Sylvia turned slowly and, without another word, began to walk back to her house, nearly a mile away.
Bonnie stood in place until she was certain that Sylvia was gone. “That was a close one, wasn’t it?” she said to the scarecrow. Bonnie reached into its vest pocket and pulled out a watch and chain. She studied it for a moment, recalling the last time she saw Sylvia’s husband, and sighed deeply. Then she hid the watch in her gardening apron and stepped back from the straw man.
“Ah, I know what you need,” she proclaimed. “A name.”
It took but a moment.
“Mister. I shall call you Mister.”
The Last Good Day November 13, 2012
Yesterday was the last good day. The last good day of the fall. The last good day of the year, probably. The temperature was in the sixties. The wind was moderate. I was able to finish my yard work—except for the last batch of pesky leaves, which will hang around on the trees in my front and back yards for several more weeks. And I did a solid 90 minutes of garden weeding, almost all of it on my knees. How often will I be able to do any of that once the weather locks into the cold, dark days of winter?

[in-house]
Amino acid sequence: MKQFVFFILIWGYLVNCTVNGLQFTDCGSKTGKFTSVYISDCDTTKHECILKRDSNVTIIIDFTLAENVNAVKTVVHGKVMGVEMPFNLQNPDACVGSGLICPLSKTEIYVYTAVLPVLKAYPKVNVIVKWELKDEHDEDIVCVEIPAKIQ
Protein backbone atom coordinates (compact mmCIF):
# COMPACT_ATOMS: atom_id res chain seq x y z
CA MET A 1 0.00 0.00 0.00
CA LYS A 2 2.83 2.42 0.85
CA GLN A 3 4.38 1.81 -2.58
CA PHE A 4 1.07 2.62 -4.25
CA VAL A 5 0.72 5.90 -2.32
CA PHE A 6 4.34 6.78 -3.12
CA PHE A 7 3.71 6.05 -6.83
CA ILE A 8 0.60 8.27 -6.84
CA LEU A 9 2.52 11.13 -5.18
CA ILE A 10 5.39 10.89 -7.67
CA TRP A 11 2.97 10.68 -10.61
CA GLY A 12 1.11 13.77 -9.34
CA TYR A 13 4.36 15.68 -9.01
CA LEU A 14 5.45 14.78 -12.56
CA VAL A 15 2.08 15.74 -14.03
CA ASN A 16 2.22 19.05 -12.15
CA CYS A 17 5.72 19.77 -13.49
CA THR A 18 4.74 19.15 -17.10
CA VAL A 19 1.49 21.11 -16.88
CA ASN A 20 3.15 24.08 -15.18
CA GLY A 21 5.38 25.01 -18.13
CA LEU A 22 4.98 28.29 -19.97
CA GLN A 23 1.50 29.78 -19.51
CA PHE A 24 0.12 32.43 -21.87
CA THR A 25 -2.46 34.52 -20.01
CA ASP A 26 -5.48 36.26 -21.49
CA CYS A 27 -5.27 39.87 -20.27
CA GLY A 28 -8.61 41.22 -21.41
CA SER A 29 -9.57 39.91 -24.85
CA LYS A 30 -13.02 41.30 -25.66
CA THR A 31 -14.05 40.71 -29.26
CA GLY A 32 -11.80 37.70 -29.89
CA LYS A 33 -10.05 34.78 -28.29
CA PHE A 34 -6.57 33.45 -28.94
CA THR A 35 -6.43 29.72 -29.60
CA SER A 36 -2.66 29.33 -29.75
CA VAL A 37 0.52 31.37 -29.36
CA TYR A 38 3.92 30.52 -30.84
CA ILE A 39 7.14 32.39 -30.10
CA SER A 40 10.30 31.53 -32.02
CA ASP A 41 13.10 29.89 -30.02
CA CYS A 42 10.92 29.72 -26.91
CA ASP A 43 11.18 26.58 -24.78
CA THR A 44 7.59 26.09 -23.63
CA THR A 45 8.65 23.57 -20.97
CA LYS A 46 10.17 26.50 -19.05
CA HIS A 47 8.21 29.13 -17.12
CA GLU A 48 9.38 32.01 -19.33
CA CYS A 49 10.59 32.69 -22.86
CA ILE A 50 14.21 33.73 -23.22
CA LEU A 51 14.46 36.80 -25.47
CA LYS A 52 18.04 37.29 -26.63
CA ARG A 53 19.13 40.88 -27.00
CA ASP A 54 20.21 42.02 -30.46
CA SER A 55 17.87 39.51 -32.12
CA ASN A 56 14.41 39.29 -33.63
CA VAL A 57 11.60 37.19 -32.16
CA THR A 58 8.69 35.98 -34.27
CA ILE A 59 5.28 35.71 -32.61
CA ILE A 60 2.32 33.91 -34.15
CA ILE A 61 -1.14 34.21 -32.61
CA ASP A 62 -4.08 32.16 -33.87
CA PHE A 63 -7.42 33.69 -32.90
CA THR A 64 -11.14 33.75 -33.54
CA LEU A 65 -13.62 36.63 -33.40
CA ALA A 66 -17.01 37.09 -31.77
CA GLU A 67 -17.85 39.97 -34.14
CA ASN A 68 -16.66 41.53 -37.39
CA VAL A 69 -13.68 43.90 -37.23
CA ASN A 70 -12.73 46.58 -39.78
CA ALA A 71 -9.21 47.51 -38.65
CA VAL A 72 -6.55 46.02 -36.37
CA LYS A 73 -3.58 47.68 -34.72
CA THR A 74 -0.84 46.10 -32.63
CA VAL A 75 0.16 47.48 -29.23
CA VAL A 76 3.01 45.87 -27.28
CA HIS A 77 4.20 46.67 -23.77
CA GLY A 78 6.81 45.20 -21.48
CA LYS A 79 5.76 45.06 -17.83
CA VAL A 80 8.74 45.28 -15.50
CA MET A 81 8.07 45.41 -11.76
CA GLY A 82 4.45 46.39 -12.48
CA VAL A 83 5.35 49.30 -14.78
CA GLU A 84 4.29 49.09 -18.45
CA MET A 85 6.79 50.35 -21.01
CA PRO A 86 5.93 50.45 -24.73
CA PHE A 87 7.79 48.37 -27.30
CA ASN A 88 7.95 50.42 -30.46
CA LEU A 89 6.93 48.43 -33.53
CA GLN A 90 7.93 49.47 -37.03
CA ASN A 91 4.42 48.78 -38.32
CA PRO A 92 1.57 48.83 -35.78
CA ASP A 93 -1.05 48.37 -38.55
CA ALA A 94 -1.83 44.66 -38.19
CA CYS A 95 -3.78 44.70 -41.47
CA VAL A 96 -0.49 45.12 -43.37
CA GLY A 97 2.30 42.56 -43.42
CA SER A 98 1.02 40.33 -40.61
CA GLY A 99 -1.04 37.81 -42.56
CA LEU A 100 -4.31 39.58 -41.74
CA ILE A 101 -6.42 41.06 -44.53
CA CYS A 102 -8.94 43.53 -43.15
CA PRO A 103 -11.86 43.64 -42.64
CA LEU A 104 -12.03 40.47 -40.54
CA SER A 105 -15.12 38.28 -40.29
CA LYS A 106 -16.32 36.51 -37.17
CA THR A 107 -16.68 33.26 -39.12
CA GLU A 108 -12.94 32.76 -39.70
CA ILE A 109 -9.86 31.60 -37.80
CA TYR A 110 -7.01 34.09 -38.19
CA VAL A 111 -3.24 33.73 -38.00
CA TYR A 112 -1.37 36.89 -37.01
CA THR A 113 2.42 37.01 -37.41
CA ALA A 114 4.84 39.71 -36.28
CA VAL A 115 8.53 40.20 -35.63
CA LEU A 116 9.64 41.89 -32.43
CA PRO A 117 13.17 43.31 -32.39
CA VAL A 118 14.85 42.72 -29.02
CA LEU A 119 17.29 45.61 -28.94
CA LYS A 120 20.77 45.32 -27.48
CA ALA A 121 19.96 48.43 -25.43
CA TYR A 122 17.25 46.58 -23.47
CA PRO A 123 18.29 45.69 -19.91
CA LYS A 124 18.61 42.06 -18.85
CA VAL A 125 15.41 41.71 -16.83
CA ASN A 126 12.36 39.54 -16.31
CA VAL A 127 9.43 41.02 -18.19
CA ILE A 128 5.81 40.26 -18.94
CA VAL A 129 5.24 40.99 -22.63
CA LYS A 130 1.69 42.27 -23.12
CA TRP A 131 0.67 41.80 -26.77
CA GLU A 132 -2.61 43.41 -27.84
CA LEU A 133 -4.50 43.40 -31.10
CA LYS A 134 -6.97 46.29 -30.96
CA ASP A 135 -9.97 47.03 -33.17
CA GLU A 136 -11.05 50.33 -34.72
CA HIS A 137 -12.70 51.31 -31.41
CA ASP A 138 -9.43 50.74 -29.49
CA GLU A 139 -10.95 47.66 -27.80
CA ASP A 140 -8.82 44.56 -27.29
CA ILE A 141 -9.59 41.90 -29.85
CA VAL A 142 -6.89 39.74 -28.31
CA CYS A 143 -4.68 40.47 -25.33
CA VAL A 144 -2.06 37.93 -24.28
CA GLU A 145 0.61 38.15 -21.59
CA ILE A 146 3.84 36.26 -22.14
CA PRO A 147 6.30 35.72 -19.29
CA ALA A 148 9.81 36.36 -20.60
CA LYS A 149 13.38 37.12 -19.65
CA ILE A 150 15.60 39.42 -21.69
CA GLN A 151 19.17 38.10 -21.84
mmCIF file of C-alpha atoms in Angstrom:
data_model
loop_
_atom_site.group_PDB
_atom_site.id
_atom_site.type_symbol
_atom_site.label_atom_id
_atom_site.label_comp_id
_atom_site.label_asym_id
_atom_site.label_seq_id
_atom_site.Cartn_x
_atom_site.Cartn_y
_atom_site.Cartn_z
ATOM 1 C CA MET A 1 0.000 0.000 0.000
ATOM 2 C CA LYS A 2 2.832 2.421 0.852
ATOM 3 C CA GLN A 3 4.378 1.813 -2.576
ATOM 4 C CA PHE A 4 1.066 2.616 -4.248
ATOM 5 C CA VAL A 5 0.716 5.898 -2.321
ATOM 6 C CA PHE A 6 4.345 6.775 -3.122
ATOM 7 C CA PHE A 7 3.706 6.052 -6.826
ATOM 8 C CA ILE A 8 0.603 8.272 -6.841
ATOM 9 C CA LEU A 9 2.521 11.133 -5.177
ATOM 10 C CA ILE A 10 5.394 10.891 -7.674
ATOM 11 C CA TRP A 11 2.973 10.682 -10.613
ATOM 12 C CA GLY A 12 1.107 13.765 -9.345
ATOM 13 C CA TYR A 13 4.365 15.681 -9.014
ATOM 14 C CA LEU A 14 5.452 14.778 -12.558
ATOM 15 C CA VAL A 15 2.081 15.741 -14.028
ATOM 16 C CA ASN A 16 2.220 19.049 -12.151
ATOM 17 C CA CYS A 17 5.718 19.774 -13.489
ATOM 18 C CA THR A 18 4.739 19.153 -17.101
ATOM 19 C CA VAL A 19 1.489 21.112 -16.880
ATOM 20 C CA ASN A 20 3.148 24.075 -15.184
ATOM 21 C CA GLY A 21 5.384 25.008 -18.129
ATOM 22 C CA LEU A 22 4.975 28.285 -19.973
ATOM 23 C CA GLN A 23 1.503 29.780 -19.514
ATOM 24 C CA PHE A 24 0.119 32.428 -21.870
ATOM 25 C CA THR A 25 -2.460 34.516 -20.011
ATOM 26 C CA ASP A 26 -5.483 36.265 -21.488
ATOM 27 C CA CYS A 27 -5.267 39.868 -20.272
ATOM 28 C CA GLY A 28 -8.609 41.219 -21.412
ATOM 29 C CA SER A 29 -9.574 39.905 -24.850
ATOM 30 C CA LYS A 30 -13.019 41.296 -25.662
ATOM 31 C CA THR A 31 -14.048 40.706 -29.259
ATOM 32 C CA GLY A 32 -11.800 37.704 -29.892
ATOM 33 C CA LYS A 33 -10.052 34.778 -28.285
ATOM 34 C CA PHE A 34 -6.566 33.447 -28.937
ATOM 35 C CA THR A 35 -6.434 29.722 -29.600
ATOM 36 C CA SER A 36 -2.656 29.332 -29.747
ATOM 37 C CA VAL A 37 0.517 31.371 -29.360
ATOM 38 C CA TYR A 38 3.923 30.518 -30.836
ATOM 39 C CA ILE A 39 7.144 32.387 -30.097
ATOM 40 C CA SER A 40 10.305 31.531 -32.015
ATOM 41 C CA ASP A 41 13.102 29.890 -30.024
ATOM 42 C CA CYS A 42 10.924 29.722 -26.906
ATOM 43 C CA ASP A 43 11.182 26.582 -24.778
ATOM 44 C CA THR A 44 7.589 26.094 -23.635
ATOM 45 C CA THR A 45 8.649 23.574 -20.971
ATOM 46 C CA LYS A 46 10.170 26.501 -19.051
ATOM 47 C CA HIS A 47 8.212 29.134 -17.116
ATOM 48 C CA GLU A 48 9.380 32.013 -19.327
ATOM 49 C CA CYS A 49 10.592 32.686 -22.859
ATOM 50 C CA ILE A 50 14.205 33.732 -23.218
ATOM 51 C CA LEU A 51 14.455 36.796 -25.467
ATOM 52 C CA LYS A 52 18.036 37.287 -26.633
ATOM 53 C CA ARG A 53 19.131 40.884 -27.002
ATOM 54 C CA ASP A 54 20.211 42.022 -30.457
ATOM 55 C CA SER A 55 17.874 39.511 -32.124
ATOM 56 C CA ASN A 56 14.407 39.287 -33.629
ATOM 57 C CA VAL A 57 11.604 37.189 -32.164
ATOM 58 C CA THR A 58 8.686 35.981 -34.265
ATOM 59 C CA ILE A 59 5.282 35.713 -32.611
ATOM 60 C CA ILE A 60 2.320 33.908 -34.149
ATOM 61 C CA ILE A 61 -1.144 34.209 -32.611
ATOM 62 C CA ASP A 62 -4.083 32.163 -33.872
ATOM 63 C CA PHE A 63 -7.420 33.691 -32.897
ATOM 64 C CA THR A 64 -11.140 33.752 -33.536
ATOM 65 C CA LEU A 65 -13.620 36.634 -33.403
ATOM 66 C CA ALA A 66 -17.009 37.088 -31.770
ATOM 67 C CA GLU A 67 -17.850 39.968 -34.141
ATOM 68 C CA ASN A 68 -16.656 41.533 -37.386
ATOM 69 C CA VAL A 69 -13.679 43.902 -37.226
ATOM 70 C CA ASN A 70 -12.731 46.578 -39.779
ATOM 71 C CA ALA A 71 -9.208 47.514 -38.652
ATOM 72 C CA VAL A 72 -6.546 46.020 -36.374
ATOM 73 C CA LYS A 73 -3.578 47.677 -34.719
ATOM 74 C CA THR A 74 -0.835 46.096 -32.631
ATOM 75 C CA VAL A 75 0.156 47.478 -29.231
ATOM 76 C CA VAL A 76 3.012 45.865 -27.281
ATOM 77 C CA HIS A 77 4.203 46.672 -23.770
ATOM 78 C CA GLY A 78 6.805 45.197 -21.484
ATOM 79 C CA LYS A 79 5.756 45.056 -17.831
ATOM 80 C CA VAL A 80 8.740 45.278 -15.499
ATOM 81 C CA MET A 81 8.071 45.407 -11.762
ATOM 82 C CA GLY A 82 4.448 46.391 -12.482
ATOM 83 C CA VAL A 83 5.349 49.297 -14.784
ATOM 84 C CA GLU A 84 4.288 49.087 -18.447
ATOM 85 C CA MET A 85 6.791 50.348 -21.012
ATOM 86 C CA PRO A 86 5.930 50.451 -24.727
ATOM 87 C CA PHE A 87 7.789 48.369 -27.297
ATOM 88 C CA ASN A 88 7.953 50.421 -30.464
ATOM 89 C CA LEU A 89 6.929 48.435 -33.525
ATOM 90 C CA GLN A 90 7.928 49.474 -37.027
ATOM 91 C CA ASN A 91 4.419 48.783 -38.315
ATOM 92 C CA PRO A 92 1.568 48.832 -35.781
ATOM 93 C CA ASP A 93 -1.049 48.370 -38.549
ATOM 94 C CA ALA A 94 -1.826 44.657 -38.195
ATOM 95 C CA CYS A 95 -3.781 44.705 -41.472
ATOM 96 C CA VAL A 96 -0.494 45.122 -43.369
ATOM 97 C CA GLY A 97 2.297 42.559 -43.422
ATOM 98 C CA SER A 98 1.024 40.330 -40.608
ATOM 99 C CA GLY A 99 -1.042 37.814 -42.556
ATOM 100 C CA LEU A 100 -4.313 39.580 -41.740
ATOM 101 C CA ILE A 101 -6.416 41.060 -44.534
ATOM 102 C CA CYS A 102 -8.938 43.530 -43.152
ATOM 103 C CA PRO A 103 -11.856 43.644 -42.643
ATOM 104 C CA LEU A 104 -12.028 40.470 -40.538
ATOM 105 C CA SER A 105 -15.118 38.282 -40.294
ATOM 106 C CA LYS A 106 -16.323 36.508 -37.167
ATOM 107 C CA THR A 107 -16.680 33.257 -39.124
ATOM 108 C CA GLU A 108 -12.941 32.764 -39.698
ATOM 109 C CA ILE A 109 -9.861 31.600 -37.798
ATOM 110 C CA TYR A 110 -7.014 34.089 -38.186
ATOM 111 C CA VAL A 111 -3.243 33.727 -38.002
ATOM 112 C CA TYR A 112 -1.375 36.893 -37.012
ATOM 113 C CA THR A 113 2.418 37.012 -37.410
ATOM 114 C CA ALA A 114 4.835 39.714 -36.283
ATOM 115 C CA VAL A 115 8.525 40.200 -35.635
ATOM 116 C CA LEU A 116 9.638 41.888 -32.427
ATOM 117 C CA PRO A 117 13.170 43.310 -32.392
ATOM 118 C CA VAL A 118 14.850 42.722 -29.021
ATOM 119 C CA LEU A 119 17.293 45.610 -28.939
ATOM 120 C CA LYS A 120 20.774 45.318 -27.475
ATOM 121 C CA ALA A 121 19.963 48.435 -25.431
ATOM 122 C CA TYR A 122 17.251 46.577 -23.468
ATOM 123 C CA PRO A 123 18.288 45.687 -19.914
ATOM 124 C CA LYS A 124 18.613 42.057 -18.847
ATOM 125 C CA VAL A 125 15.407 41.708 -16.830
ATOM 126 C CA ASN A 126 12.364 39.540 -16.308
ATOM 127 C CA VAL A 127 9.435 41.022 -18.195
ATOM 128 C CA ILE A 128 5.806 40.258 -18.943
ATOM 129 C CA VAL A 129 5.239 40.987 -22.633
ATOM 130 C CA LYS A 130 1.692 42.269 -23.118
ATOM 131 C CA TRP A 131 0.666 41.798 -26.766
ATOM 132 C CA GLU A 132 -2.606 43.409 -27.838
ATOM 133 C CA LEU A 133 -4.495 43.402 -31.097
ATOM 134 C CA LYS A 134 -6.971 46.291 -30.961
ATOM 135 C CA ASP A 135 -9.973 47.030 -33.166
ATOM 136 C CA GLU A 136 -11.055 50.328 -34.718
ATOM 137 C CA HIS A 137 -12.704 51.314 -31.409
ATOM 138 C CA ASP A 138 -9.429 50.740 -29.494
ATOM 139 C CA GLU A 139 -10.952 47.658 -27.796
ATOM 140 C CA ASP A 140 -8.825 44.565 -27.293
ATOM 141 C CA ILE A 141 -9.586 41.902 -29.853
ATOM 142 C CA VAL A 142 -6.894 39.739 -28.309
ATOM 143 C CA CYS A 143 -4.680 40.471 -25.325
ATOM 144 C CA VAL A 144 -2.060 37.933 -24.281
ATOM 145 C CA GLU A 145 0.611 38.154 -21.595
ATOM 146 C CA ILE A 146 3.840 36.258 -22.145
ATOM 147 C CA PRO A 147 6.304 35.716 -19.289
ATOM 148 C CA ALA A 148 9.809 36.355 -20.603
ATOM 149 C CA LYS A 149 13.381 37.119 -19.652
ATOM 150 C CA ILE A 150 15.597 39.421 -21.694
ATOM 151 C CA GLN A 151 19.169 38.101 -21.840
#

Yep, it’s all downhill from here. This morning dawned cold, wet and raw. The forecast hints of no more days reaching the mid-50s in my part of Virginia, let alone the 60s or 70s.
Then there’s the low end of the temperature scale. The frosts and freezes that have wiped almost all of my vegetables and every cell of every flowering plant. Nothing left but mush.
No question about it. The weather, the gardening season, the year: It has all gone to hell.
Well, let me amend that assessment just one tiny bit. The sun did come out today. In fact, it’s a rather gorgeous shade of blue. Driving home from the gym, I noticed some maple trees full of orange glory still displaying most of their leaves despite the worst that Superstorm Sandy could manage.
And, speaking of Sandy, my community sure did dodge a bullet. My sump pump died a heroic death while working almost non-stop at the height of the storm. (Clarification: My house’s sump pump died. My own is just fine, thank you.) A few shingles tore off the roof. I suppose those can be replaced without taking out a third mortgage.
But things really are terrible, horrible, beyond belief. I mean, the gardening season is over. Over, except, of course, for not just one but two fall plantings of lettuce and spinach. Some of the red leaf lettuce I planted in late August is still edible, and the September planting of fall salad greens is just about peaking. The best fall crops I have ever had, without question.
Still, I have to say, there’s nothing good to look forward to this fall and winter. Nothing but dark, cold days and nights. Sure, there’s that trip South coming up over the Thanksgiving weekend to see a football game and some good folks. And then the holiday shopping crunch; thank goodness I already have a partial gift list and I buy Everything online. Black Thursday? Only if I cook the turkey.